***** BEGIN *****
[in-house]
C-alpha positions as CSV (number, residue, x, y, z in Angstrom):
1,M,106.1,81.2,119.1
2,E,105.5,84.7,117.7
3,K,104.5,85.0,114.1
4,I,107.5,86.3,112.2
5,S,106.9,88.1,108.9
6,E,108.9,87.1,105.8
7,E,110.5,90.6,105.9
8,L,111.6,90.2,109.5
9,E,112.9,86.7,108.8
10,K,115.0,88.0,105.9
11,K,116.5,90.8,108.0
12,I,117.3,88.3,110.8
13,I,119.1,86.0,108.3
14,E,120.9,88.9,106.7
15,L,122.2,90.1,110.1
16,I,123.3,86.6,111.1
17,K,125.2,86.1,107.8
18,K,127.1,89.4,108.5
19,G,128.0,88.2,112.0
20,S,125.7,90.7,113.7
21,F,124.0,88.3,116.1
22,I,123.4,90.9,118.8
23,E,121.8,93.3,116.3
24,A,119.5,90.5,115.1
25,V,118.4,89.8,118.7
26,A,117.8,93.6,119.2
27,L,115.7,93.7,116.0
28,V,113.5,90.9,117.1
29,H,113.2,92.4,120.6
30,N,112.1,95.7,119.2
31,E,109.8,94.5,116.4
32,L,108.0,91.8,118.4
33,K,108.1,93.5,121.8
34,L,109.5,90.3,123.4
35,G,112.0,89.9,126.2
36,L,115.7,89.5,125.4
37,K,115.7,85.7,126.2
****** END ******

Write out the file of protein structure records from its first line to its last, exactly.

[in-house]
C-alpha positions as CSV (number, residue, x, y, z in Angstrom):
1,M,106.1,81.2,119.1
2,E,105.5,84.7,117.7
3,K,104.5,85.0,114.1
4,I,107.5,86.3,112.2
5,S,106.9,88.1,108.9
6,E,108.9,87.1,105.8
7,E,110.5,90.6,105.9
8,L,111.6,90.2,109.5
9,E,112.9,86.7,108.8
10,K,115.0,88.0,105.9
11,K,116.5,90.8,108.0
12,I,117.3,88.3,110.8
13,I,119.1,86.0,108.3
14,E,120.9,88.9,106.7
15,L,122.2,90.1,110.1
16,I,123.3,86.6,111.1
17,K,125.2,86.1,107.8
18,K,127.1,89.4,108.5
19,G,128.0,88.2,112.0
20,S,125.7,90.7,113.7
21,F,124.0,88.3,116.1
22,I,123.4,90.9,118.8
23,E,121.8,93.3,116.3
24,A,119.5,90.5,115.1
25,V,118.4,89.8,118.7
26,A,117.8,93.6,119.2
27,L,115.7,93.7,116.0
28,V,113.5,90.9,117.1
29,H,113.2,92.4,120.6
30,N,112.1,95.7,119.2
31,E,109.8,94.5,116.4
32,L,108.0,91.8,118.4
33,K,108.1,93.5,121.8
34,L,109.5,90.3,123.4
35,G,112.0,89.9,126.2
36,L,115.7,89.5,125.4
37,K,115.7,85.7,126.2